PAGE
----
Last time, I covered the changes in anime from the perspective of the industry : how studios evolved, how staff moved from one place to the other, and how anime’s production processes became closer to what we know today. Now, it’s time to look at it from the perspective of the shows themselves : how their style, staff and animation are unique to that specific time period - one so exceptional that it could rightfully be called Tokyo Movie’s golden age.
In 1973, anime celebrated its first decade of existence. But the anime industry in 1973 was almost a world apart from what it was 10 years earlier : the production system had become almost set to what it mostly still is today, the manpower had immensely grown and the studio organization had evolved. Moreover, new people had started producing their own original works, people whose names would be among the most famous in anime history.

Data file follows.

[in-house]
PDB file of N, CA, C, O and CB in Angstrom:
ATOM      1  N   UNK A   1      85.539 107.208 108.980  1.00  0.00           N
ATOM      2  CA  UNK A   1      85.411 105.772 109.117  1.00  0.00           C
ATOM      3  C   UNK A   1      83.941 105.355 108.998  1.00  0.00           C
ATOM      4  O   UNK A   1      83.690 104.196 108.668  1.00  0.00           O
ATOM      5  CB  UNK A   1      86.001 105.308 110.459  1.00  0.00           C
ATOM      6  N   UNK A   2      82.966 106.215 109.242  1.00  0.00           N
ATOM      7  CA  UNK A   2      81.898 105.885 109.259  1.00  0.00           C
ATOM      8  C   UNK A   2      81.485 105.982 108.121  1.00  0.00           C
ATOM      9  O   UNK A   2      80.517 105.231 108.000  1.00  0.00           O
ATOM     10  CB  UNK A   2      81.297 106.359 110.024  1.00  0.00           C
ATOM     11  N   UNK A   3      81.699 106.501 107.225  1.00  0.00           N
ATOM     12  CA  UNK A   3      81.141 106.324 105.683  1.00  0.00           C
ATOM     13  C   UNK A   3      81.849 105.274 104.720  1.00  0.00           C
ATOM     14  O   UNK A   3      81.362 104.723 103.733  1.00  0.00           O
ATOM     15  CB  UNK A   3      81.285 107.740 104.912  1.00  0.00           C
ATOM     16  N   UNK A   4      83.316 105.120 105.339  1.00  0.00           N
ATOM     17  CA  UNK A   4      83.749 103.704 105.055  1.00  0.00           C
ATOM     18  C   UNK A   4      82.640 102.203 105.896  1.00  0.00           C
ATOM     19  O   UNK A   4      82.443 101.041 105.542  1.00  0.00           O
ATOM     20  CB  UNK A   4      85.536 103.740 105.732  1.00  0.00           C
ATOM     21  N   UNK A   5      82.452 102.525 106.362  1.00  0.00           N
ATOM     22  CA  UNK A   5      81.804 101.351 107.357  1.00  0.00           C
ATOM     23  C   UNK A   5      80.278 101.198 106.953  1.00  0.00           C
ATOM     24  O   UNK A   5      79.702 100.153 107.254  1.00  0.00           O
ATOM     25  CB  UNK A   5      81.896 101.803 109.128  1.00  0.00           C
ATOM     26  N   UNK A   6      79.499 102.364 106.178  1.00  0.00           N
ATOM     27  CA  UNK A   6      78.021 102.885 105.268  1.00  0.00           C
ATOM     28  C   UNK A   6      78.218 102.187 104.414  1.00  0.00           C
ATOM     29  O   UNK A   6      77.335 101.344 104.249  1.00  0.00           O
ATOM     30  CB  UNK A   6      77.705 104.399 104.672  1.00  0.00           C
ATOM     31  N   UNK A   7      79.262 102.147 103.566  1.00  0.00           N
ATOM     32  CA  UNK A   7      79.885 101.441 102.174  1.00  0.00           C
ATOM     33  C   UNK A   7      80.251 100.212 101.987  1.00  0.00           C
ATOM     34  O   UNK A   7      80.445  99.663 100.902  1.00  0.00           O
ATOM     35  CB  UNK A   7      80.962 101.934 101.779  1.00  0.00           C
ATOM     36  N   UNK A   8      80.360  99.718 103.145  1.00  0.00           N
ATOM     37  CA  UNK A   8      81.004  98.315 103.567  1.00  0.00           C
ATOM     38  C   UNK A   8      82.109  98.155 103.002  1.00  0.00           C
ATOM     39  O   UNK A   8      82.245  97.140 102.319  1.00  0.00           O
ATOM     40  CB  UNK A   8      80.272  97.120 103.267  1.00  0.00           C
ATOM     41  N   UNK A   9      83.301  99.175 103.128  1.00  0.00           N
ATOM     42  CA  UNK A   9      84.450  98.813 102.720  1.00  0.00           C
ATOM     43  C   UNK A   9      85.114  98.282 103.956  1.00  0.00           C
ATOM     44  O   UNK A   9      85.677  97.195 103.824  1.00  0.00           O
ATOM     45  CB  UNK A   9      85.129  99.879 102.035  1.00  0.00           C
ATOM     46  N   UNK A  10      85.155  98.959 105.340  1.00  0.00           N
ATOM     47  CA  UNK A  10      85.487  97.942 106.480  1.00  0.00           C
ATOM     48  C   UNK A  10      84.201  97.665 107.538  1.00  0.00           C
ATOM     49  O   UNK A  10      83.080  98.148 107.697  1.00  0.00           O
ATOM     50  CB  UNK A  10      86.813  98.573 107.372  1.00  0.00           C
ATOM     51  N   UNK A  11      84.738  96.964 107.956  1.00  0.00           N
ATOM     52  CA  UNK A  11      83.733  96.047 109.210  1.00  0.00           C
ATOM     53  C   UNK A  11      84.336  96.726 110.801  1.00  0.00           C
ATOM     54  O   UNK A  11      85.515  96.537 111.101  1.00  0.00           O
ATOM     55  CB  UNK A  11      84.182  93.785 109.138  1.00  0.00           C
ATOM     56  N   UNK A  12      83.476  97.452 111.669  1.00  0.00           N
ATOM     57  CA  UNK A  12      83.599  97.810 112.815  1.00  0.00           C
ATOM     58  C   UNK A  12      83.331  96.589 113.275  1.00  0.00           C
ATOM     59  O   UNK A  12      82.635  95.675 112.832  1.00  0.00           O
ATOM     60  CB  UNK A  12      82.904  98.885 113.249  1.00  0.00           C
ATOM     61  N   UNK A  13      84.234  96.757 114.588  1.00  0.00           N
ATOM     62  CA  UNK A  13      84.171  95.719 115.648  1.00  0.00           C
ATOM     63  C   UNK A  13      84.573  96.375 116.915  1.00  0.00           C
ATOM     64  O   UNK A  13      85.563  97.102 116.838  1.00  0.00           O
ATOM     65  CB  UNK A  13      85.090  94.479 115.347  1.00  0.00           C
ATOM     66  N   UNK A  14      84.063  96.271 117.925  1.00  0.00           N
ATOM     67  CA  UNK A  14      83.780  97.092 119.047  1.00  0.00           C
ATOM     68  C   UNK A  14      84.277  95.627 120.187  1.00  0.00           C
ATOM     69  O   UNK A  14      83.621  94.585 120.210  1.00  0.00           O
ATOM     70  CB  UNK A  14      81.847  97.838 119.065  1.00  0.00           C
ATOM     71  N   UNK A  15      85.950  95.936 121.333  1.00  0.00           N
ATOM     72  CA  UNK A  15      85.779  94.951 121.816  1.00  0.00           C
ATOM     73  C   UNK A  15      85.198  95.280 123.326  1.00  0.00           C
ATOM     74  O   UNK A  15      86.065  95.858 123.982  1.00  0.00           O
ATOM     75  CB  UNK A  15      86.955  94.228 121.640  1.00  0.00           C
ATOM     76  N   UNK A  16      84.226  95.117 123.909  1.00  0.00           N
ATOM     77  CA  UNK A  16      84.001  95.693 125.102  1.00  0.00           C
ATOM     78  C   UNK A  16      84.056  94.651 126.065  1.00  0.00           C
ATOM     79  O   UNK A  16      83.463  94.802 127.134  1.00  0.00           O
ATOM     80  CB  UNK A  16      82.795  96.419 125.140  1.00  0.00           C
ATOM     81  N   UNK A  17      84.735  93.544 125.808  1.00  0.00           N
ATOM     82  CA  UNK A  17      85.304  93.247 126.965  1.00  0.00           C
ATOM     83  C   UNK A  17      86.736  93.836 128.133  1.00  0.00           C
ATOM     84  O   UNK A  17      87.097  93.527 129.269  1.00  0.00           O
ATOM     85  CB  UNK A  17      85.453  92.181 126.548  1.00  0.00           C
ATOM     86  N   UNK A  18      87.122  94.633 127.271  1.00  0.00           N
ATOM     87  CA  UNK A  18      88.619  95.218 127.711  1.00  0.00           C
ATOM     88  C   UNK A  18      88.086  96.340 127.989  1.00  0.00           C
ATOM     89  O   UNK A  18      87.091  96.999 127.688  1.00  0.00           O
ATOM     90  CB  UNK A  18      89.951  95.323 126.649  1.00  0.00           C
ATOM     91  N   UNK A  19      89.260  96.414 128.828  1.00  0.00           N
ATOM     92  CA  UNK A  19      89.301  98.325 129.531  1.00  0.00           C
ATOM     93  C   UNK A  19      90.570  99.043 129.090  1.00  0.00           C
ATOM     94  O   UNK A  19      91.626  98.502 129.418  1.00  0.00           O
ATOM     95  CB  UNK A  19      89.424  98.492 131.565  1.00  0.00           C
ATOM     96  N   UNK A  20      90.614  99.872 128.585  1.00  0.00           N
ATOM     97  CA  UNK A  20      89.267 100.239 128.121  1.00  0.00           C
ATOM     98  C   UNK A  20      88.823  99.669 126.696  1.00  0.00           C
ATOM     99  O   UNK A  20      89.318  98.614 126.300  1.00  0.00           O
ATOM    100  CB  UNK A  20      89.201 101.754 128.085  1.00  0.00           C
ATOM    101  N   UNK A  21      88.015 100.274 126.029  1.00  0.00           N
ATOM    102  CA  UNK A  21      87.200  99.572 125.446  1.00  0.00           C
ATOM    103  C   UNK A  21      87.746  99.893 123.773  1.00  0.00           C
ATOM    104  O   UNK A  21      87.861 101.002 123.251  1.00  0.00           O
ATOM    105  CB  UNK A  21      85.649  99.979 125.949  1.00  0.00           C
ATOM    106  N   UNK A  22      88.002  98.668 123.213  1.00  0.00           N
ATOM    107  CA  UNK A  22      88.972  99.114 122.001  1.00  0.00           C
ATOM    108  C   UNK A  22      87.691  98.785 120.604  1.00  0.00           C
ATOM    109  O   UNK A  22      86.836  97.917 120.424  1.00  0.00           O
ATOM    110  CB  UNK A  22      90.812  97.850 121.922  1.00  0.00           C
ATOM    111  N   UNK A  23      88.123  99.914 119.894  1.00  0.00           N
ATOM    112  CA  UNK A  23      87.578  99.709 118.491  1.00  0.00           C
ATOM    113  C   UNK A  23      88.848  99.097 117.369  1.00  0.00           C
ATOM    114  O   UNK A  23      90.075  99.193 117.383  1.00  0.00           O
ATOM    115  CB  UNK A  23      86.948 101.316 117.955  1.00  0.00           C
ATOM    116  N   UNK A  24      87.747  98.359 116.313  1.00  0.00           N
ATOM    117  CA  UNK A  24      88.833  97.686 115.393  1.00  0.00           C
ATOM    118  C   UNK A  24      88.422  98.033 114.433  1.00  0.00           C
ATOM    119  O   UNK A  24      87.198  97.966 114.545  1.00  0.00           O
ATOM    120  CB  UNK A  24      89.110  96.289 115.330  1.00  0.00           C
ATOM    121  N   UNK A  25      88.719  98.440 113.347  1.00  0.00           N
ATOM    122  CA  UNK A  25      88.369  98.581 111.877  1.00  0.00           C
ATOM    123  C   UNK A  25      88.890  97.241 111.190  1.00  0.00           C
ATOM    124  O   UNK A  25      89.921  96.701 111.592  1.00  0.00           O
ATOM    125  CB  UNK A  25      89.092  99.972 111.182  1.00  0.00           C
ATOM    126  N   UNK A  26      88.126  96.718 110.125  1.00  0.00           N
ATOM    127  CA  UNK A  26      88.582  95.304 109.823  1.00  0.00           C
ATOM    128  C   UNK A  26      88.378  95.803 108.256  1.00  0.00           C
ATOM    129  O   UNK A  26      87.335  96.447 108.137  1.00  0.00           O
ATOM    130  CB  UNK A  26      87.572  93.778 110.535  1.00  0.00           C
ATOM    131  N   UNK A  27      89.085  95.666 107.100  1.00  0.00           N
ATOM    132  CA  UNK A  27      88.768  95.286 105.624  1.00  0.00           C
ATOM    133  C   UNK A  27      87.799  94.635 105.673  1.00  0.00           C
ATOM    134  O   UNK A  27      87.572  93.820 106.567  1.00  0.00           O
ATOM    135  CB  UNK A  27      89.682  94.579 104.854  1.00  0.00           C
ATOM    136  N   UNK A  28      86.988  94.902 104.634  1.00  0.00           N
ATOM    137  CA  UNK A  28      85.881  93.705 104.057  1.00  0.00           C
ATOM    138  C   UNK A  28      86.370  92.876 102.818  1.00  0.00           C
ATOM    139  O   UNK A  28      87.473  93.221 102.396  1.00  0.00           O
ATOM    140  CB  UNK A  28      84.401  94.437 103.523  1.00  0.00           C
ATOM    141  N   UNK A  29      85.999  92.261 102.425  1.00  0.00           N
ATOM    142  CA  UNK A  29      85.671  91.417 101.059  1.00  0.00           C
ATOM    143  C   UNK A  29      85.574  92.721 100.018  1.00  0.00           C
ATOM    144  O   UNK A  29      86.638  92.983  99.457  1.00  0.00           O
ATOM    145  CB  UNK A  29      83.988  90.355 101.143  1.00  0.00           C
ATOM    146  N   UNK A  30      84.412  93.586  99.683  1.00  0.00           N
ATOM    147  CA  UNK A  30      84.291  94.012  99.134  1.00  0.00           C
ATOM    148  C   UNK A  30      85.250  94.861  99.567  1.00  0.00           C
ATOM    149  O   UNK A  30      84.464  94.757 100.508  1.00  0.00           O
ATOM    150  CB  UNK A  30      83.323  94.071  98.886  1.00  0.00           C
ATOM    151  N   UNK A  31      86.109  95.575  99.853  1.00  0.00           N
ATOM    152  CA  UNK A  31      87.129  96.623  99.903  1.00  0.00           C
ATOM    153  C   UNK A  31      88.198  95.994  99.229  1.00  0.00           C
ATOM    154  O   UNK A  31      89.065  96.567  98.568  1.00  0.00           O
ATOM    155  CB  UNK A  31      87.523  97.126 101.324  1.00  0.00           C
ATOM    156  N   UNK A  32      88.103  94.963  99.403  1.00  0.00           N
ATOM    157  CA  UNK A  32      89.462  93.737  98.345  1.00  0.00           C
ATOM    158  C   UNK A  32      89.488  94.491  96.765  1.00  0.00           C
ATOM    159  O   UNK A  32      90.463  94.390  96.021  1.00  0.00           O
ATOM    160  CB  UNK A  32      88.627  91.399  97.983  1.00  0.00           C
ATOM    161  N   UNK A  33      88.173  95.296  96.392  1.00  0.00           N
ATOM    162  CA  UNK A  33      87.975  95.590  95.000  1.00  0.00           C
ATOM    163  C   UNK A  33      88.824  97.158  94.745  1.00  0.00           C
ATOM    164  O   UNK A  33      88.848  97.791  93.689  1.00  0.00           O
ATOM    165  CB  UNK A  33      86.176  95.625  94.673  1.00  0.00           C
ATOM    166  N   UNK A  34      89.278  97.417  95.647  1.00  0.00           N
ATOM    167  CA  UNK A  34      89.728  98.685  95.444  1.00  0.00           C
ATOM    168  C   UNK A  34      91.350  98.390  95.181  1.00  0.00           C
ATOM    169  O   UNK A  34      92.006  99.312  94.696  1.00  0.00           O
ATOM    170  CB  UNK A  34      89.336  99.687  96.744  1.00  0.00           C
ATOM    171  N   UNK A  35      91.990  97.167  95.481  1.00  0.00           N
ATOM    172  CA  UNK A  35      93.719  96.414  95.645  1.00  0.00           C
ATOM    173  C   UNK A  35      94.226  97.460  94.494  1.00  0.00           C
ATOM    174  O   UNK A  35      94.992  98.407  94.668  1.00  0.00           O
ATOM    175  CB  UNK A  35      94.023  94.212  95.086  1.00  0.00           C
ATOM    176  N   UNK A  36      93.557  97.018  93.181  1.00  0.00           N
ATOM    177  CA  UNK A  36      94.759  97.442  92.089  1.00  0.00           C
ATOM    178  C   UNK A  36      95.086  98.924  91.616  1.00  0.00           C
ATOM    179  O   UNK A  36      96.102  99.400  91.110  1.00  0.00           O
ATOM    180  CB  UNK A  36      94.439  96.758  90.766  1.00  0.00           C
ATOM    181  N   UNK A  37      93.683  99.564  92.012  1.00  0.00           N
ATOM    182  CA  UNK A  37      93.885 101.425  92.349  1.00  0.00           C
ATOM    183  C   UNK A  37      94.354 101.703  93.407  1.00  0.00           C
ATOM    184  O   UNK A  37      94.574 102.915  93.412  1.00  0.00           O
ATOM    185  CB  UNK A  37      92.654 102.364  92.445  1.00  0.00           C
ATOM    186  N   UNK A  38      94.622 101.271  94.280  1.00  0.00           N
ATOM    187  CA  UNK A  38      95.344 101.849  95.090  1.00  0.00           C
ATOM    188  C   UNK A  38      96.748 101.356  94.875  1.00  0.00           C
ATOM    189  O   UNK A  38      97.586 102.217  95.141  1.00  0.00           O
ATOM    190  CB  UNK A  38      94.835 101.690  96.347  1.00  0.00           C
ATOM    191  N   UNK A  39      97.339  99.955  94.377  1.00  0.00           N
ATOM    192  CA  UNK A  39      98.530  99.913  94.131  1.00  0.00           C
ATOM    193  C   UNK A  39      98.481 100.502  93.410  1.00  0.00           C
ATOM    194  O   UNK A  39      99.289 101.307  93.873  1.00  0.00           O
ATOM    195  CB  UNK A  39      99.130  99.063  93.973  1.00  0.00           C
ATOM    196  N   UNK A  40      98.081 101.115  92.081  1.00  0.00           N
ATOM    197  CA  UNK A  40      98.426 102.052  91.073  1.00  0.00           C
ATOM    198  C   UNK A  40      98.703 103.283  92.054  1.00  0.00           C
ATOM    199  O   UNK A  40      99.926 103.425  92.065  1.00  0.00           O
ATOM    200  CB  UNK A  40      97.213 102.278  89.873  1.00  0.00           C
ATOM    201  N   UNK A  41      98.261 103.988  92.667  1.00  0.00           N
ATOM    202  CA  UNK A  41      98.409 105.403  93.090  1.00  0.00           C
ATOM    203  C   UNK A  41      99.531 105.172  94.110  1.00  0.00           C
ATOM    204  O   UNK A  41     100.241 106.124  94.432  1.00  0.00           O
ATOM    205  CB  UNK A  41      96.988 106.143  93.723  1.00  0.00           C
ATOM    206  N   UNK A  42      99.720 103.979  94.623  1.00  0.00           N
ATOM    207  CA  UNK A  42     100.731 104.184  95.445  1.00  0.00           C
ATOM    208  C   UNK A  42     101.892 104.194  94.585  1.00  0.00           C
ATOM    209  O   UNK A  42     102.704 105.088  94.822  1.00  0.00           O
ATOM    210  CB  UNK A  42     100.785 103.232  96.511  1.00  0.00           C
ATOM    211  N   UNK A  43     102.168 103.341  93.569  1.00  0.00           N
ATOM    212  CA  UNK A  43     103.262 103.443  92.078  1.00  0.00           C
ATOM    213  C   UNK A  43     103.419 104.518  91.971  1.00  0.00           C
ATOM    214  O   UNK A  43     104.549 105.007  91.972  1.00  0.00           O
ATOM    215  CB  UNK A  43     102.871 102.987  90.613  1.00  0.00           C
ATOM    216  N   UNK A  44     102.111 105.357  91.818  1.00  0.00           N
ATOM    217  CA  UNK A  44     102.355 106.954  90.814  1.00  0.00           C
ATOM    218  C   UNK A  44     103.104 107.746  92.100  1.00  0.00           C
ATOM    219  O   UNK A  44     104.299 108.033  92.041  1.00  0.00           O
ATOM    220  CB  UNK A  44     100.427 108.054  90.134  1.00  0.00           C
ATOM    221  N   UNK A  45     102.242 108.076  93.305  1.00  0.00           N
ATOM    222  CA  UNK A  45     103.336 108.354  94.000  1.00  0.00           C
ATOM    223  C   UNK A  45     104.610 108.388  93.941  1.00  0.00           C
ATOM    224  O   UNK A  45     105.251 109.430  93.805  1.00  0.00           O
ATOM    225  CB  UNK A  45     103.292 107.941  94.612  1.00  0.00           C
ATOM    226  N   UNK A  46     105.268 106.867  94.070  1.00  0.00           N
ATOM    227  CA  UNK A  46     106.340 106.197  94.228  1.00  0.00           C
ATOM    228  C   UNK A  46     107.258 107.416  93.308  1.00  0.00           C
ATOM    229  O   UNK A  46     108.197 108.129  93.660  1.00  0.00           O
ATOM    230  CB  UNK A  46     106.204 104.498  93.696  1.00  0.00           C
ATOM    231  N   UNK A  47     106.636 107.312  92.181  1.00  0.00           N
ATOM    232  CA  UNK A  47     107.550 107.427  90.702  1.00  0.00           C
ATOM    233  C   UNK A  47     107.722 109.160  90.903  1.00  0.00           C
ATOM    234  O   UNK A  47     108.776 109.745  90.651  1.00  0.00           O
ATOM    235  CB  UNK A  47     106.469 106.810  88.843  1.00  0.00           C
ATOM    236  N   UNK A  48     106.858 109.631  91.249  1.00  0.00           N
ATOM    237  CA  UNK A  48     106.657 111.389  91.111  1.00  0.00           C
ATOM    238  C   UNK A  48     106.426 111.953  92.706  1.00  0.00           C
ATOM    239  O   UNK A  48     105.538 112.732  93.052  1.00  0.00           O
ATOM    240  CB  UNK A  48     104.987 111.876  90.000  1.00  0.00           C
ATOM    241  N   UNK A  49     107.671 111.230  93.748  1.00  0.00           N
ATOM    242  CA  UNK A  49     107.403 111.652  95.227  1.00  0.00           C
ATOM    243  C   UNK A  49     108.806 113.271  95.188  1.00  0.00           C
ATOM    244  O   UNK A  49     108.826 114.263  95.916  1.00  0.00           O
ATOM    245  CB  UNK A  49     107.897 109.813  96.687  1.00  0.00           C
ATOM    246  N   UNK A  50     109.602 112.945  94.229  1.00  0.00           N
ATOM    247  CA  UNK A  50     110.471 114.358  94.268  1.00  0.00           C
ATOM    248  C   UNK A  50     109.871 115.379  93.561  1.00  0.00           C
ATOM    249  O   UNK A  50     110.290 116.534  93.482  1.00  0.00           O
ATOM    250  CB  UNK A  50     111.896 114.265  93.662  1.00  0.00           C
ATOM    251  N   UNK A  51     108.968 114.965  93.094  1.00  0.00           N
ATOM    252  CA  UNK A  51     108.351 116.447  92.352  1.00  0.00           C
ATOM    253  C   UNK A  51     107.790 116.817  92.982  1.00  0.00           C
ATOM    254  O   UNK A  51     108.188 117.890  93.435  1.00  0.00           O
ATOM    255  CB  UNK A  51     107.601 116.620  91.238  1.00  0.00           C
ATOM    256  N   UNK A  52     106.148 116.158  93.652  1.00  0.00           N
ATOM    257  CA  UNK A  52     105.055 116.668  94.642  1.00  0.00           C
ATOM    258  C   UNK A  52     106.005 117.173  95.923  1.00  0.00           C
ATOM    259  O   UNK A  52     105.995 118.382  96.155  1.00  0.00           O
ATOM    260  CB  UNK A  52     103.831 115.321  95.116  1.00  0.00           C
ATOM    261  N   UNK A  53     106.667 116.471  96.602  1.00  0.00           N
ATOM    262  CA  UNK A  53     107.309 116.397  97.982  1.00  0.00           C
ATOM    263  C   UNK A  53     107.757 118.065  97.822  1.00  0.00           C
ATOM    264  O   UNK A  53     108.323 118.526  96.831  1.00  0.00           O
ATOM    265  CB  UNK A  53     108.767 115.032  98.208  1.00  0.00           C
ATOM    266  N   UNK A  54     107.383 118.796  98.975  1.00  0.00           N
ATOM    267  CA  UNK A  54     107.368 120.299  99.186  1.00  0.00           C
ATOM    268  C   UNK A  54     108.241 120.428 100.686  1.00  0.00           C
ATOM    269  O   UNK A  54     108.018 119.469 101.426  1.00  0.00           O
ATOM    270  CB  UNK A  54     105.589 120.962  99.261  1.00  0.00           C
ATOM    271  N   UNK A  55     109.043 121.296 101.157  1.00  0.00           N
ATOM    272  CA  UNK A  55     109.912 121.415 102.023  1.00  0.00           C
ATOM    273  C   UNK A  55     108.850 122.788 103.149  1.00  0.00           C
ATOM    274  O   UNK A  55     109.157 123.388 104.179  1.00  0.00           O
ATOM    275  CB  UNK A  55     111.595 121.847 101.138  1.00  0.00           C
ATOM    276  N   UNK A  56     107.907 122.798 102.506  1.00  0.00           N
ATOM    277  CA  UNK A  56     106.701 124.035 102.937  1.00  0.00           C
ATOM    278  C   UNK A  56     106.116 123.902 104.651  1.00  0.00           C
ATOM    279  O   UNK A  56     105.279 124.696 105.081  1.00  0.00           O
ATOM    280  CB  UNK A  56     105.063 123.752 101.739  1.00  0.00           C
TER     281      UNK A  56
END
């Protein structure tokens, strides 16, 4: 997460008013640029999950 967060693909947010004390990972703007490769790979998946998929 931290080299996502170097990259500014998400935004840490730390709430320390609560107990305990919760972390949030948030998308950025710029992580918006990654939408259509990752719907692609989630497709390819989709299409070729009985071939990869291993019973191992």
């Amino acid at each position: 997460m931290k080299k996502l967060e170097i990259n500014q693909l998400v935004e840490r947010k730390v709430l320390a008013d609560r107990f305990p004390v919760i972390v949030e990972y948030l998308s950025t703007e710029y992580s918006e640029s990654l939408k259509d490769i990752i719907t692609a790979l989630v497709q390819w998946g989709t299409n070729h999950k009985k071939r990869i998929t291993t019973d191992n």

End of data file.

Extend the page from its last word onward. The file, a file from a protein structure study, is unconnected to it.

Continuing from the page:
During the 60's, Tokyo Movie, still a small studio, laid low and only produced one new show in 1967, the SF-manga adaptation Perman. But they were working hard behind the scenes and made their first two historical moves : overseeing the creation of a new studio, A Production ; and a new revolutionary anime in 1968, Star of the Giants.